RobRix’s friend, author of BrettRix (with RobRix’s additions – he says they’re spartan, but I can’t remember because it’s been so long since I last found the time to do anything with it).
RobRix convinced me to visit this site often, and now I’ve decided to change the long rambling description into the brief one it was intended to be. The rambling version is available in the page history, if anyone prefers it they’re free to put it back on this page. Here goes:
Graphical interface: http://macintosh.geek.nz Objective-C interface: http://NSCoder.com (It all works, but there are some bits which ought to be refactored)
Cocoa: http://cocoa.co.nz HyperCard: http://apronyms.com/software/index2.html
If you went to WWDC 2004, you might have seen me. I was the one with a key lime iBook and hair to match. If you’re going to the Tiger Tech Talk in Sydney in 2005, I’ll be the one with Tiger and hair to match. I only do crazy things with my hair when there’s Macs involved. (It runs in families – my sister once had a picture of Tux on the back of her head.)
I’ll be at the Apple Expo in Paris 2005. Now I have a PowerBook, and my hair doesn’t match it at all. I’ll be the one with a WWDC 2004 backpack (I go to one incredibly cool event and I’ll show it off for years.)
I have previously programmed in:
*BASIC *HyperTalk *FORTRAN *AppleScript *C for Windows (only because they paid me) *VisualBasic and VBScript (also because they paid me)
In my CopiousFreeTime, I currently program with:
*Objective-C/Cocoa *PHPLang for the Apronyms website - I replaced several MB of static pages with a few KB of PHP without breaking a single link. It didn’t take long. PHPLang is easy, and dynamic like HyperTalk because it’s a scripting language. What I really like about Objective-C is that it still has a lot of that string-to-code type functionality which I like so much (NSSelectorFromString, NSKeyValueCoding etc) even though it’s compiled and thus runs faster.
At work, I currently program with:
*Ctrl – it’s usually described as being like an interpreted version of C with a few extras, but I consider it to be just another of the many languages with syntax similar to C’s, but which otherwise has very little to do with C. It has dynamic strings, arrays and dictionaries, and something vaguely similar to KVC/KVO thrown in. But no objects, and no ability to have arrays of dictionaries or arrays of arrays of arrays. (Because there’s a different type for every kind of array, even for arrays of arrays of things, and there are no array of arrays of arrays types. It’s a bit weird.) *SQL, PL/SQL *JaVa, when I’ve run out of things to do with the other languages and the people who would give me more work are on holiday.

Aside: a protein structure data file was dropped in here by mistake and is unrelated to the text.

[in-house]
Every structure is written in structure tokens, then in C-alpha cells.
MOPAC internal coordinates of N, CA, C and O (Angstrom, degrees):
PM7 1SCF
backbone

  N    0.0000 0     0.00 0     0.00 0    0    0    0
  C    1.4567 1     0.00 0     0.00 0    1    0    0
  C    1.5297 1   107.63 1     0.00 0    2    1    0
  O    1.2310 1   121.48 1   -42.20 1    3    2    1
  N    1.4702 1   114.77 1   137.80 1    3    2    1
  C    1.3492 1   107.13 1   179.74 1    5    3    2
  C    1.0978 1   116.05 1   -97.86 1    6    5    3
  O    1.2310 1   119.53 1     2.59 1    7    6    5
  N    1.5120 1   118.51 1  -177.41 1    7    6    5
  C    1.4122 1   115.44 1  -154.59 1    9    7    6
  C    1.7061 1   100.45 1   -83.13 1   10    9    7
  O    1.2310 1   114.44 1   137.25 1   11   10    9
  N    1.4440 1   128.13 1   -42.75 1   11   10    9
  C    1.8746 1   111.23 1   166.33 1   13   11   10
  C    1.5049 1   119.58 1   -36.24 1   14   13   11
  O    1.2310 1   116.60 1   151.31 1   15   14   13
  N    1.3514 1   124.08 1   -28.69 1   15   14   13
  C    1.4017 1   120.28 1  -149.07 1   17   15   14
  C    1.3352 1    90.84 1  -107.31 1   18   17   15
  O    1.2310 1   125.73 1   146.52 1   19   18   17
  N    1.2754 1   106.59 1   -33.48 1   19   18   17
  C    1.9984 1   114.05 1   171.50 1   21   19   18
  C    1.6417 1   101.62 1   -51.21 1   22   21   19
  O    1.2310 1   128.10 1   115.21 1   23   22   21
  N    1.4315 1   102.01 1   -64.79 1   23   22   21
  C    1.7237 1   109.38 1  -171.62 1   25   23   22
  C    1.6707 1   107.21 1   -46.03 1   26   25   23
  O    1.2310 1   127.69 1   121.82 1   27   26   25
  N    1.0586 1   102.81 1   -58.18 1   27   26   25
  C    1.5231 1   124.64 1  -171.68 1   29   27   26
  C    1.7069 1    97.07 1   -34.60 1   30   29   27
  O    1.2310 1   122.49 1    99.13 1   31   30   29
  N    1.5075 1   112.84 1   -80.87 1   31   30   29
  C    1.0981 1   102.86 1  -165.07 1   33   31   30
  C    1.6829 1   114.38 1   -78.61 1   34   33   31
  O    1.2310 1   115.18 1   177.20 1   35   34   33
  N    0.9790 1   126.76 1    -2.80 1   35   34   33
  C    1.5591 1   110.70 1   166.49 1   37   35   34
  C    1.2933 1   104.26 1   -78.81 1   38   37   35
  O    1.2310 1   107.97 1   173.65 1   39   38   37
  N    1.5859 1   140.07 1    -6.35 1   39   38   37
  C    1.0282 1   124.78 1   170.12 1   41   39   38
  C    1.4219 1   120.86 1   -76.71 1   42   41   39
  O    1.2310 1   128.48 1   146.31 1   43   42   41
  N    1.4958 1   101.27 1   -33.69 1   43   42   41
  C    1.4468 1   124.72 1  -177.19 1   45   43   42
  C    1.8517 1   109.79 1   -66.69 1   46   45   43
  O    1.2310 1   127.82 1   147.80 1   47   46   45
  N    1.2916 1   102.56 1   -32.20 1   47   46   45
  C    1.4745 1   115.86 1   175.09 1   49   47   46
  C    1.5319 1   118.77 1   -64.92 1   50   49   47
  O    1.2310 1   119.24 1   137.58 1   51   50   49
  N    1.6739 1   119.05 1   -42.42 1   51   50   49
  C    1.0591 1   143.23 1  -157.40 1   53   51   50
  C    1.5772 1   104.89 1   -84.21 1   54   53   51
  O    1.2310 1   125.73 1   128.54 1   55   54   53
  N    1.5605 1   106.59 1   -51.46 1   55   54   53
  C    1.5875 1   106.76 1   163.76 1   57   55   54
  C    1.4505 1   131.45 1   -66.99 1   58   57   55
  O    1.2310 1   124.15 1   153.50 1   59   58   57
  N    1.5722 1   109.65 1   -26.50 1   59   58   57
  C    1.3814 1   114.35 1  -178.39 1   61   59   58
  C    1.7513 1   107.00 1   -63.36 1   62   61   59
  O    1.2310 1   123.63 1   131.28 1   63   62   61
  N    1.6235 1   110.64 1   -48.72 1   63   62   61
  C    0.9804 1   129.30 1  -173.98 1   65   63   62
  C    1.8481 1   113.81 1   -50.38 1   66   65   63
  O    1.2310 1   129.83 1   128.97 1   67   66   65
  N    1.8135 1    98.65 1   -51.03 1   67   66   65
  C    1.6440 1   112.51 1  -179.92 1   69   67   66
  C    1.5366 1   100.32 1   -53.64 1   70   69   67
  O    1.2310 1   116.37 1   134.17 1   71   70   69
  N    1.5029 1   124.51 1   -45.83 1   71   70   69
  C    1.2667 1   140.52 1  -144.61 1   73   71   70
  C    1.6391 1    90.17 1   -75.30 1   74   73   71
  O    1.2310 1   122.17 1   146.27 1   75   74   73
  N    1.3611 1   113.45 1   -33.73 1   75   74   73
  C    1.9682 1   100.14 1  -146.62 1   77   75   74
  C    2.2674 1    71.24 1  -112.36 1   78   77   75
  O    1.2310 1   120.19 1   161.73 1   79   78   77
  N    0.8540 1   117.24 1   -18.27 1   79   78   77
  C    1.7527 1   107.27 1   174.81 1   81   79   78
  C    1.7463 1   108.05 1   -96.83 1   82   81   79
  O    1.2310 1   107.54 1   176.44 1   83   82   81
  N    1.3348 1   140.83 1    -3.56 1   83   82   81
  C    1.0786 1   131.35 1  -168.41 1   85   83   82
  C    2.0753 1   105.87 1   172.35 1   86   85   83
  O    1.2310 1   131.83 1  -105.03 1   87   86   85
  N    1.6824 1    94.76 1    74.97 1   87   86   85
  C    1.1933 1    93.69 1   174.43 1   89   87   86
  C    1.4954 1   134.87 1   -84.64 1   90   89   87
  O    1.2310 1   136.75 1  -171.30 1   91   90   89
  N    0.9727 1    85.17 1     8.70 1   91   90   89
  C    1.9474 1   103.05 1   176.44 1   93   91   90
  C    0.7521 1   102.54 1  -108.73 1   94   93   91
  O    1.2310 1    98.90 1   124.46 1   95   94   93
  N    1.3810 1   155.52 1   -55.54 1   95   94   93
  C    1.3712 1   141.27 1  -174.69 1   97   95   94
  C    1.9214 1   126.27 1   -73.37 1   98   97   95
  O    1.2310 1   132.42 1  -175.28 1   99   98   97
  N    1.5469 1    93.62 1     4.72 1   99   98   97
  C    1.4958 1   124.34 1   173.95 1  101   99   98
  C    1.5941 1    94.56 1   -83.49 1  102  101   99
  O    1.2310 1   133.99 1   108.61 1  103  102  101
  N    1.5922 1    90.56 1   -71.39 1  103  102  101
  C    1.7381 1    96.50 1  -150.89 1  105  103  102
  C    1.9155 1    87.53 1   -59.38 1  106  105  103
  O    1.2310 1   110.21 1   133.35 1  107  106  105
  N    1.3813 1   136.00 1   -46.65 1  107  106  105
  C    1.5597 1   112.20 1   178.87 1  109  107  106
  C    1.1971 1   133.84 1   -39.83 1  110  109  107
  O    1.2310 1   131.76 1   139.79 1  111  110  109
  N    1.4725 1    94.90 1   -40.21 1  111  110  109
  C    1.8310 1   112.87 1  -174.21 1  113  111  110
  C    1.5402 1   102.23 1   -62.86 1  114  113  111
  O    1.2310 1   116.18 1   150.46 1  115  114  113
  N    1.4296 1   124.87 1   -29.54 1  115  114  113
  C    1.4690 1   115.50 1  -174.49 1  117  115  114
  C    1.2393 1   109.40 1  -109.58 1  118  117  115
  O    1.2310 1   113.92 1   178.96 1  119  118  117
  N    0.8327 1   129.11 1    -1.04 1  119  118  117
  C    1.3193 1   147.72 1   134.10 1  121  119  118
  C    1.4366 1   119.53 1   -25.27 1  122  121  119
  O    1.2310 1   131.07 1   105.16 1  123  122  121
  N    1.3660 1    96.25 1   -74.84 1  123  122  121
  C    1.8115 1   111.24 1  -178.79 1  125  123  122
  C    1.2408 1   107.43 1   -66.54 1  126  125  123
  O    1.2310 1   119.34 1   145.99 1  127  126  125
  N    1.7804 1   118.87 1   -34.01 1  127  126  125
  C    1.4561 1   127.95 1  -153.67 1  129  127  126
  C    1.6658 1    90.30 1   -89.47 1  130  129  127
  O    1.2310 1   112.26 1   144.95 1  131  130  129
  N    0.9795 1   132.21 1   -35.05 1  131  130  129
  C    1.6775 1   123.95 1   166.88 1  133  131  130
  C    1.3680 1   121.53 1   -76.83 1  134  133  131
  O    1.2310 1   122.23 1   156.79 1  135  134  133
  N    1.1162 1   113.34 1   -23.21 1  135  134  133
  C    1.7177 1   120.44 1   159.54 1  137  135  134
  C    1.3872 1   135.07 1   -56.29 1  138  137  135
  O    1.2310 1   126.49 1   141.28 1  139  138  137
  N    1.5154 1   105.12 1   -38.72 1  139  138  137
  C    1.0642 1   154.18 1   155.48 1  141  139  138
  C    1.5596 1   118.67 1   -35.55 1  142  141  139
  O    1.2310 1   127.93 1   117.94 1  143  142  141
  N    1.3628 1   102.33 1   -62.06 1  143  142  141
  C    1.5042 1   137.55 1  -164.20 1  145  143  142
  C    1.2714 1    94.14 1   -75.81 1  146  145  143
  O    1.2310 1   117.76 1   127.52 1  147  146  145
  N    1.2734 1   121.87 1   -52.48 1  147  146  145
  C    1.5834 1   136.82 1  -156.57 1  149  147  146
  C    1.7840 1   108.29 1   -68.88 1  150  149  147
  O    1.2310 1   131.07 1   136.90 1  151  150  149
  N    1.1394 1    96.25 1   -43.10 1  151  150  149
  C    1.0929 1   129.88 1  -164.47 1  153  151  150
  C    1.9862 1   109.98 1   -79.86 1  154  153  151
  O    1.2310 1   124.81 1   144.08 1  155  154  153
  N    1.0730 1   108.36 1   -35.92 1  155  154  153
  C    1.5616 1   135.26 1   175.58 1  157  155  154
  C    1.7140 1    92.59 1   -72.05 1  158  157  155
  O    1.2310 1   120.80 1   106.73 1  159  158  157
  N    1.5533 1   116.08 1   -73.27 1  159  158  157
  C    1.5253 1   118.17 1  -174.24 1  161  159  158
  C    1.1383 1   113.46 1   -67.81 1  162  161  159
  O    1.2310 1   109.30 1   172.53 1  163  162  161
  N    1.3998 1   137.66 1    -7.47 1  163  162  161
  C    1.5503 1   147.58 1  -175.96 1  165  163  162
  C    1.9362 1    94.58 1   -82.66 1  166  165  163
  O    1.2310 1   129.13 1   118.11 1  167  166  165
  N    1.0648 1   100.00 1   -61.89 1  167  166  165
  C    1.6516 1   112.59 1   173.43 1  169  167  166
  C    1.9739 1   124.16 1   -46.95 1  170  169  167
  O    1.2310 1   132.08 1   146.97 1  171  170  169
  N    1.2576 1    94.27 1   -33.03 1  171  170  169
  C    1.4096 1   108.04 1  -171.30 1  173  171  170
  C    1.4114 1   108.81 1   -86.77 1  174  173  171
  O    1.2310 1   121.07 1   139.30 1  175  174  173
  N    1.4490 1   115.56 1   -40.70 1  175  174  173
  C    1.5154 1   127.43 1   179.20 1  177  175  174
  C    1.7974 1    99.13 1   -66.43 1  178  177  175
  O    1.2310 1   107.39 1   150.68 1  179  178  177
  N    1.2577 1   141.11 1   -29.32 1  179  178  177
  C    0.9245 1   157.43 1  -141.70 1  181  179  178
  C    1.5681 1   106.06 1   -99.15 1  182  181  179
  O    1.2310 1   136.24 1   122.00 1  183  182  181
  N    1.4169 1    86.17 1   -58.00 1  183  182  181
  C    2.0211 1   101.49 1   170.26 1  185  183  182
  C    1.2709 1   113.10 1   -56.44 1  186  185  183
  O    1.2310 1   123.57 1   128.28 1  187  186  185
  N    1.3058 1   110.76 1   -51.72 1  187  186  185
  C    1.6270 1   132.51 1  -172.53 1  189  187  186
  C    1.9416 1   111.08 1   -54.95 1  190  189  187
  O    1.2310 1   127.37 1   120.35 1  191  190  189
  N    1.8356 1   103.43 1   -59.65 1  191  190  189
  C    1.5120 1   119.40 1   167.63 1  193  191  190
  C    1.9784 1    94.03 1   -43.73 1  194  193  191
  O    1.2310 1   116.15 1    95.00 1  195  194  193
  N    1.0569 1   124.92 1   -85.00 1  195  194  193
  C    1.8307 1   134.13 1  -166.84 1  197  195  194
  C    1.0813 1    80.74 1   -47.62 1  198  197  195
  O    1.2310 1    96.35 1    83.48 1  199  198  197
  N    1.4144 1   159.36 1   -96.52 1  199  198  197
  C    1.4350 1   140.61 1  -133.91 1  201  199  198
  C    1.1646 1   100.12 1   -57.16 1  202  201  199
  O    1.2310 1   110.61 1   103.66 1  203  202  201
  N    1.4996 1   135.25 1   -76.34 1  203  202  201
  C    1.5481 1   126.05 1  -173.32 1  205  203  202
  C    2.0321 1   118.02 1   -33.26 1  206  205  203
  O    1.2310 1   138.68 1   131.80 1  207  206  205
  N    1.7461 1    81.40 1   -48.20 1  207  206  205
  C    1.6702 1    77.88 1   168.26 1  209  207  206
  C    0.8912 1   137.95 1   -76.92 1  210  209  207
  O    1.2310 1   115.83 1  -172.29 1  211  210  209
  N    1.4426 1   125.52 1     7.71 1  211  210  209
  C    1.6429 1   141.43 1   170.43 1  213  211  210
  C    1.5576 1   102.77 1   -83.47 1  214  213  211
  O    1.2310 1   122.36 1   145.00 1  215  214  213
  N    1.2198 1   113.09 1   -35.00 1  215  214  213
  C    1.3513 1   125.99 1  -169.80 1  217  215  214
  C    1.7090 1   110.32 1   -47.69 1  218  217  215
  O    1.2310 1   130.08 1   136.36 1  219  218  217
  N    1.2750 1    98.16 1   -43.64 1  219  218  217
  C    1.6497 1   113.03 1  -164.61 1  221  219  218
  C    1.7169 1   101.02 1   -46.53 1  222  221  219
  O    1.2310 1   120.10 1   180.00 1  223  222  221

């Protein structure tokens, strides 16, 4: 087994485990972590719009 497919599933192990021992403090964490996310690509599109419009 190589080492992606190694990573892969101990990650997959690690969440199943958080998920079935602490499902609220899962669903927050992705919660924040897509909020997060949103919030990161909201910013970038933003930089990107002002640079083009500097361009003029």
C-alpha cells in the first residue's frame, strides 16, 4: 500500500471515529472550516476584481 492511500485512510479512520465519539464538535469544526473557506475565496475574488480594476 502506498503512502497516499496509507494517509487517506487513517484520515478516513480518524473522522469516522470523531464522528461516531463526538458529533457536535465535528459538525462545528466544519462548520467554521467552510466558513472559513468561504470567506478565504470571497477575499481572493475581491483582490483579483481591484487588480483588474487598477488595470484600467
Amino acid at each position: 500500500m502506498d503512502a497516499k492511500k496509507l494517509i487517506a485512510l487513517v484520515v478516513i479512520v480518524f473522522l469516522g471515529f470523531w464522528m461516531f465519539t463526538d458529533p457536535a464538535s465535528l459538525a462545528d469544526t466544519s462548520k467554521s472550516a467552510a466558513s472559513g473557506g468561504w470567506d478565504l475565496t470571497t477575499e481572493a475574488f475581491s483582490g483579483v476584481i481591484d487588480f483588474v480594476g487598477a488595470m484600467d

I’m currently learning:
*French, because I moved to Geneva in April 2005, and that’s what they speak here. I’m hoping that I can learn natural languages the same way I learn computer languages… read something to get an overview and then look things up as I need them. *German – I went to Germany to visit a friend in September 2004, so I learnt as much as I could before then. By the time I left I understood about every fifth word and the occasional full sentence, and I successfully managed to buy a CD about sausages without getting any sausages with it. I now spend five minutes or so per day translating my calendar of German grammar, which is meant for native German speakers so even the explanation of what’s wrong with the grammar is in German. Apart from that I am actively trying not to learn German, because I really ought to be learning French. It’s working… if I try to speak German I speak French.
I know in theory, but have hardly used:
*Mathematics *Elementary particle physics – because particle physicists know it’s the little things that [are] matter. *Linguistics *Creative Writing, including poetry, short stories, apronyms and version histories. *HTML and web designy type stuff. I don’t claim to have any sort of skill or good taste in that but it’s fun to play with. *Superheroes *Almost anything else which is waved in front of my face for long enough, but not politics, bible codes [code bibles, maybe…], regular expressions, cosmetics, or team sport.